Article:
by Krista I have written a little bit about how I love to cook with my children, and one of the most common comments that I get is "I could never do that, it would not be safe". I don't feel this to be true in my case, even though my children can be pretty rambunctious, and aren't always the best listeners in the world. We are very careful to ensure that all of us are safe and enjoying the process, and it makes them more likely to listen and want to do it again. So I thought I would share a few of the tips and tricks that I use to make sure that the experience is safe, fun, and successful.
Establish rules and set expectations from the start. I take the time to remind my monkeys before we start each cooking endeavour, and never bend or waiver from them, and they know it. There are some simple rules that apply all the time, like never touch the cutting board if mommy has a knife in her hand, never touch any part of the stove without permission, and always listen to mommy in the kitchen. I might add a few new ones in specific to the recipe, but these are the constants. I have established consequences, and make these known as well. They know that the rules are for their safety, and that not following means they have to stop participating for some or all of the recipe. They don't want that, so they are really, really good.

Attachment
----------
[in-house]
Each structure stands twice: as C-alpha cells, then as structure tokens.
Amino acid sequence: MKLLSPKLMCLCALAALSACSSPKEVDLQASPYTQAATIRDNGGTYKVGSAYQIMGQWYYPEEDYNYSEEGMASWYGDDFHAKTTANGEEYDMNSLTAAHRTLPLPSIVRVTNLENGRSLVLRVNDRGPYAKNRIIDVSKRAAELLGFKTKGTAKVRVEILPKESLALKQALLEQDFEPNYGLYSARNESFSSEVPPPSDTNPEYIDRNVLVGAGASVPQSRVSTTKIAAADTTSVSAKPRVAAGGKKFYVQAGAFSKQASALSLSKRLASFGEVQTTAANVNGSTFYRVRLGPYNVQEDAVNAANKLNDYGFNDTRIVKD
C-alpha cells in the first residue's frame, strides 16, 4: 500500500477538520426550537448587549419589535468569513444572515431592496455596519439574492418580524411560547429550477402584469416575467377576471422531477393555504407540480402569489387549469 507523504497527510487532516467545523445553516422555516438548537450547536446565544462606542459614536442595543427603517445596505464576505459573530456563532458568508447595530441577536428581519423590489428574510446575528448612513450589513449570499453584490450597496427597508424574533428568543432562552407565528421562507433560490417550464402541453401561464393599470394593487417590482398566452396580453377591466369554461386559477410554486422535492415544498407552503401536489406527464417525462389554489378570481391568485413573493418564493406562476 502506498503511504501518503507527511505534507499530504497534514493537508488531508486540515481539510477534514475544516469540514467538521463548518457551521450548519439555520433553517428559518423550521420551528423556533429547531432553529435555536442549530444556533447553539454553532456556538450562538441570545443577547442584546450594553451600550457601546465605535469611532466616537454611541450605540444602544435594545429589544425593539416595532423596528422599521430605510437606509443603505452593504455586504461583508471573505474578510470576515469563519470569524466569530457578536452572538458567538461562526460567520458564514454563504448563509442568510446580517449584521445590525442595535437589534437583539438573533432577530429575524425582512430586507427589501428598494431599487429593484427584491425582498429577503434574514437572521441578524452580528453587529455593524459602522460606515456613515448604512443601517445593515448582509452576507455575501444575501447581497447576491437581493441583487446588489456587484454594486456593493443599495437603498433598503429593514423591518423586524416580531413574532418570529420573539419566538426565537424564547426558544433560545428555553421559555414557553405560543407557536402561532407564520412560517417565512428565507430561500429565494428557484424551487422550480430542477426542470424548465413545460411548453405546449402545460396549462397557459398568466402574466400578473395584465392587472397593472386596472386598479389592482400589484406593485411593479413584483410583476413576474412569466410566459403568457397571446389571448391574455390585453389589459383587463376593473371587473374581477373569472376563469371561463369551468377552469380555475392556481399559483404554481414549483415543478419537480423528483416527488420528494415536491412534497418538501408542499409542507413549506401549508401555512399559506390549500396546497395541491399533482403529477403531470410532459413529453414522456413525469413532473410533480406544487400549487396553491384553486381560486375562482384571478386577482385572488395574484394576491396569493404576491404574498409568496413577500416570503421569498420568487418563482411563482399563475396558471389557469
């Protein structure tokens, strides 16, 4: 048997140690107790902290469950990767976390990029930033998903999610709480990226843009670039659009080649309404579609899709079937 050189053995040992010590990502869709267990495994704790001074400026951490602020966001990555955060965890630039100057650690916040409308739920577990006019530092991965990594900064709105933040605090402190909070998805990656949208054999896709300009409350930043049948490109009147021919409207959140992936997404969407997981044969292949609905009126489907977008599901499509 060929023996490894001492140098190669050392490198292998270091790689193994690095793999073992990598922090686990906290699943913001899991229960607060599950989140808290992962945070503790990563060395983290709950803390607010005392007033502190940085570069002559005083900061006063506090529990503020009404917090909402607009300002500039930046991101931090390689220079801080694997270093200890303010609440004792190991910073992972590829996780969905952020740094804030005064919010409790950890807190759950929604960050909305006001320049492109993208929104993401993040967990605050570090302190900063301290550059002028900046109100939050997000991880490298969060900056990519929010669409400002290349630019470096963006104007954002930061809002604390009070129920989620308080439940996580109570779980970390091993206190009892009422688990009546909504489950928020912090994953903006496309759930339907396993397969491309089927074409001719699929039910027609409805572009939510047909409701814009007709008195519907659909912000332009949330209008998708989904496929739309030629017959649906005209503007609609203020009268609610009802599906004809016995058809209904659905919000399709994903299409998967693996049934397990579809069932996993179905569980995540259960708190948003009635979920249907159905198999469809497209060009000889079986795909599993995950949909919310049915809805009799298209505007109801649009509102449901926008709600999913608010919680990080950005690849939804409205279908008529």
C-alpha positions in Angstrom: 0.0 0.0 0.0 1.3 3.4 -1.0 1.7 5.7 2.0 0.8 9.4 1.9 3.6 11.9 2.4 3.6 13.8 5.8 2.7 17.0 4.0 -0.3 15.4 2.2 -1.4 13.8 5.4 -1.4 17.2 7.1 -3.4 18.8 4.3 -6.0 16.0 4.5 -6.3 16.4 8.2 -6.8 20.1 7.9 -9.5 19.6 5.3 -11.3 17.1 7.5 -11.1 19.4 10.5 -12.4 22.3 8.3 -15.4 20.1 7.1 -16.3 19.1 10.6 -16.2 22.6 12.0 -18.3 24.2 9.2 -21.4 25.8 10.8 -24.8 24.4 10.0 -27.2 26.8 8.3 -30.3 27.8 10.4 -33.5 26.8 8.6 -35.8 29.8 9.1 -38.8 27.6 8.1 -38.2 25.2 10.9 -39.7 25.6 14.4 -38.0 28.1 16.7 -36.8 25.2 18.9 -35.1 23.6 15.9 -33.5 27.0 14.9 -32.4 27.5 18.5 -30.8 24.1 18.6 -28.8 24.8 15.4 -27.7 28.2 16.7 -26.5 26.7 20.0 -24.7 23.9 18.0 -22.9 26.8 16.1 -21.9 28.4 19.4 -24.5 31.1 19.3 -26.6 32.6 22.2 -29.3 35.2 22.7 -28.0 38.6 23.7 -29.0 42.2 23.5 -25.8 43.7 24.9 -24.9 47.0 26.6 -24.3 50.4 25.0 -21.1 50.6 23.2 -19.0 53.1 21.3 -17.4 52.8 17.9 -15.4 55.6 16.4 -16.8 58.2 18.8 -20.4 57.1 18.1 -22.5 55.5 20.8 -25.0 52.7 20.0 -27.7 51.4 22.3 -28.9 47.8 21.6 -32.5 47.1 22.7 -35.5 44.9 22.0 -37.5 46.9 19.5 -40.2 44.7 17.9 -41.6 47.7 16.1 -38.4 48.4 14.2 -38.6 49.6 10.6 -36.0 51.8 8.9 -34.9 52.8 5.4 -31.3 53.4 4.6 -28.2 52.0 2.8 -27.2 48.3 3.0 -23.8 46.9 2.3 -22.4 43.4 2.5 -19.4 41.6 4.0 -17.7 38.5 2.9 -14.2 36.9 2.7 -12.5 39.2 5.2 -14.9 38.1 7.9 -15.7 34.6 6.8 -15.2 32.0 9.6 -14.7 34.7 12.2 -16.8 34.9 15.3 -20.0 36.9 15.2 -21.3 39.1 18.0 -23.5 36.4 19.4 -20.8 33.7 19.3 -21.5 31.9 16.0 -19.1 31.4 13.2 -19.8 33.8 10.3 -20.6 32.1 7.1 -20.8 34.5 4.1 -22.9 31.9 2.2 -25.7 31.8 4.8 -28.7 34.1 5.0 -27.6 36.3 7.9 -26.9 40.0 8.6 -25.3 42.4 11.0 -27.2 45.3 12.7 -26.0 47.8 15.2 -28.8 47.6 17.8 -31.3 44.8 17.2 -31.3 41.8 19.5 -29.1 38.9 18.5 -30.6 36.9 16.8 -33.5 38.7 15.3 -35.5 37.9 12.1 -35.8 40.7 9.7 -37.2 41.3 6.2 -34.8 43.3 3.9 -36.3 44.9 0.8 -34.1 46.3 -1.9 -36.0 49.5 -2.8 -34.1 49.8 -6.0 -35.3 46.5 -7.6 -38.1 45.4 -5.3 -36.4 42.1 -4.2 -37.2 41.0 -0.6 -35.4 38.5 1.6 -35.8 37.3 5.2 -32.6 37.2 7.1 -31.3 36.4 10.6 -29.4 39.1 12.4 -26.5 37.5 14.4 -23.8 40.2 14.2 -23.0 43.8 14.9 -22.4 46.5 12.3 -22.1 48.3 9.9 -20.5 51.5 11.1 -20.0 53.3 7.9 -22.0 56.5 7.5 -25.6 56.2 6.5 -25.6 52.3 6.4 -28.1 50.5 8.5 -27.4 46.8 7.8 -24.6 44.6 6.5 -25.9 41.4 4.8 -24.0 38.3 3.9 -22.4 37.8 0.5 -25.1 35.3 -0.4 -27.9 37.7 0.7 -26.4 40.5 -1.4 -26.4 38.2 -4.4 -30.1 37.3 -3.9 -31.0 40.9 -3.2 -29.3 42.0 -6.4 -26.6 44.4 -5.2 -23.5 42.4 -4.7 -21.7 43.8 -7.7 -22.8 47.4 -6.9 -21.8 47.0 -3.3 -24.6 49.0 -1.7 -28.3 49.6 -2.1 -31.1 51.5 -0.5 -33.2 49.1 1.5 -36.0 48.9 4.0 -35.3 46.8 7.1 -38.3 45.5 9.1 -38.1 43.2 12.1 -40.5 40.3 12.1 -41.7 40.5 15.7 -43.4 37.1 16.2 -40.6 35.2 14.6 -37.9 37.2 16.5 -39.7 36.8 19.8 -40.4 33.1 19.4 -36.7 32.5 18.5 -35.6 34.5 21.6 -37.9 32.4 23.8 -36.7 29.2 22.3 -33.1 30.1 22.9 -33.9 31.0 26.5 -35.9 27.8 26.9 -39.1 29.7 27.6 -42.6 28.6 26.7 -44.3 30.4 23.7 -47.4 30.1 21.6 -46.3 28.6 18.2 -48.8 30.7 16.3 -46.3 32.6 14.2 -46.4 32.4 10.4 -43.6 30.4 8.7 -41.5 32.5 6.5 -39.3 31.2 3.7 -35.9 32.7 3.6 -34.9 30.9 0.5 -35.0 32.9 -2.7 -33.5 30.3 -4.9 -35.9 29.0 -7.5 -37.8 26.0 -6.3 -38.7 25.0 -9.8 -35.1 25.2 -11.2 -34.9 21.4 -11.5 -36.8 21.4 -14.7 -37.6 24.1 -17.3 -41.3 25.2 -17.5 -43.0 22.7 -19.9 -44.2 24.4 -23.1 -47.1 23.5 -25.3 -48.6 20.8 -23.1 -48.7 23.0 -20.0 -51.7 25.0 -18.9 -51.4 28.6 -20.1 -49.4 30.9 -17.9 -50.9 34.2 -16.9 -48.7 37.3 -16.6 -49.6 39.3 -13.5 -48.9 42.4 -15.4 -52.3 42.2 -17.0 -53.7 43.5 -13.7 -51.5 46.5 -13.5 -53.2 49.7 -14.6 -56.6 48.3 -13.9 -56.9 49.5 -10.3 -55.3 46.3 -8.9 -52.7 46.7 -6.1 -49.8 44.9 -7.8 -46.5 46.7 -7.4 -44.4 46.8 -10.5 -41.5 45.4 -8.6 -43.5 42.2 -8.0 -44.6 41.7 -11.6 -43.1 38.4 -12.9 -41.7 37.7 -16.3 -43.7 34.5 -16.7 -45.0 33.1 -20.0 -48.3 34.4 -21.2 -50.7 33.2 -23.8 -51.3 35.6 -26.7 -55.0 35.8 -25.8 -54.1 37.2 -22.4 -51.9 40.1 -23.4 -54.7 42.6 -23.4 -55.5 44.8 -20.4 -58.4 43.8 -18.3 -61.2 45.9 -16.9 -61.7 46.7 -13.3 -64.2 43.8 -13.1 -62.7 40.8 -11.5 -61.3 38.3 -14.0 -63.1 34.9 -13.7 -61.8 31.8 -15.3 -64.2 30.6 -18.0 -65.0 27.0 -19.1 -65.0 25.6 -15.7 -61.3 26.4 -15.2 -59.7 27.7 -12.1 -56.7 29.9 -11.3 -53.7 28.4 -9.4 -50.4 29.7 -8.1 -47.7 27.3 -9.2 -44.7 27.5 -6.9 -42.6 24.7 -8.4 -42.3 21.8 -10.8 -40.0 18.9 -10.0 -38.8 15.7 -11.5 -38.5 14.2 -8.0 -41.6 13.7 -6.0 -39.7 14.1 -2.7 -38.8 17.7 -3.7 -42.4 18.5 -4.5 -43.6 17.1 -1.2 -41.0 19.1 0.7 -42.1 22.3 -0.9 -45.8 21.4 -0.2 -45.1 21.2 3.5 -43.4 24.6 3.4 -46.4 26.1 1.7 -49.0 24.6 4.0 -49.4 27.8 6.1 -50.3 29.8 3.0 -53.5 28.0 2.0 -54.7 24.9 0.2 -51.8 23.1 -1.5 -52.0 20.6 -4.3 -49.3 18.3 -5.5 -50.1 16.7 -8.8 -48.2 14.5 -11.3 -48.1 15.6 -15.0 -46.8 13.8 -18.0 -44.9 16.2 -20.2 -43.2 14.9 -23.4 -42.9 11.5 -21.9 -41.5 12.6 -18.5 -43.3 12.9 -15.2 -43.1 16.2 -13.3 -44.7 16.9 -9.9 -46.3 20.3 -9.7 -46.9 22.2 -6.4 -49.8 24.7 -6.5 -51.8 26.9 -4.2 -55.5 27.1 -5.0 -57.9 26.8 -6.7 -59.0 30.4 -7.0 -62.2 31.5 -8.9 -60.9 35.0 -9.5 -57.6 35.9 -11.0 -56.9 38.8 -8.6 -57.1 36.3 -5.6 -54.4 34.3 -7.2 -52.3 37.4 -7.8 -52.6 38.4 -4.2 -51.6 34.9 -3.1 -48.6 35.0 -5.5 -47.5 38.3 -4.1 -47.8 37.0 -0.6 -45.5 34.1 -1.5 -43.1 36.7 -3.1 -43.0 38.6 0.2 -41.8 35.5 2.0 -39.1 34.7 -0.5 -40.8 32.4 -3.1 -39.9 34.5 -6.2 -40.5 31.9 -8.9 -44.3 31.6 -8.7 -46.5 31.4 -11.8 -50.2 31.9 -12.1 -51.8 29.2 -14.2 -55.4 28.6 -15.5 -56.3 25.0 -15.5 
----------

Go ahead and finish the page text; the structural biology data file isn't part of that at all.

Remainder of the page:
Start slowly. We didn't just one day decide to jump in and fry bacon together! Both of my children actually started out by sitting in a chair at the counter and watching me cook. I then got them to gather ingredients and utensils, then simple tasks like dumping measuring cups in the bowls or washing veggies. It took a while before we moved to actually cooking together at the stove.
Start simple and with familiar foods. Most of the early recipes that we made had fewer than four ingredients, or were really easy to throw together. This helped us make sure that there was something edible in the end, and that they were interested to the end. I also tended to have them help me if I was making something they loved. Pizza was great for this, a family favourite that could be pretty simple.
Pre-prep the harder stuff, if you need to. For me this most often meant chopping ingredients that needed to be sliced and diced, but could also mean doing some of the cooking in advance. It also means that I pre-plan what they are going to do in any recipe, ensuring that there are enough steps that they can do.
Allow for extra extra time. It generally takes me at least half again as long to cook with the lils. So if a recipe says it will take twenty minutes to prep, I aim to have it prepped in thirty or more minutes.
Expect a mess. The kitchen is pretty messy when they are helping out, so I plan for it and don't stress out. I try to keep the messy work contained to the same area and near the sink if possible. We also have tea towels at arms reach at all times. We clean up together when we are finished, or if we are really lucky, we get Daddy to do it for us!
Cooking with your little ones is a bit more work, but it is well worth it for me. Not only are they starting to learn the basic tools that will serve them well their whole lives, they are starting to know and appreciate what goes into the food that we eat. There is nothing that beats the pride I feel when they come running in to the kitchen at the end of the day, drag their chairs over to the counter and excitedly ask "what are we cooking for dinner?!"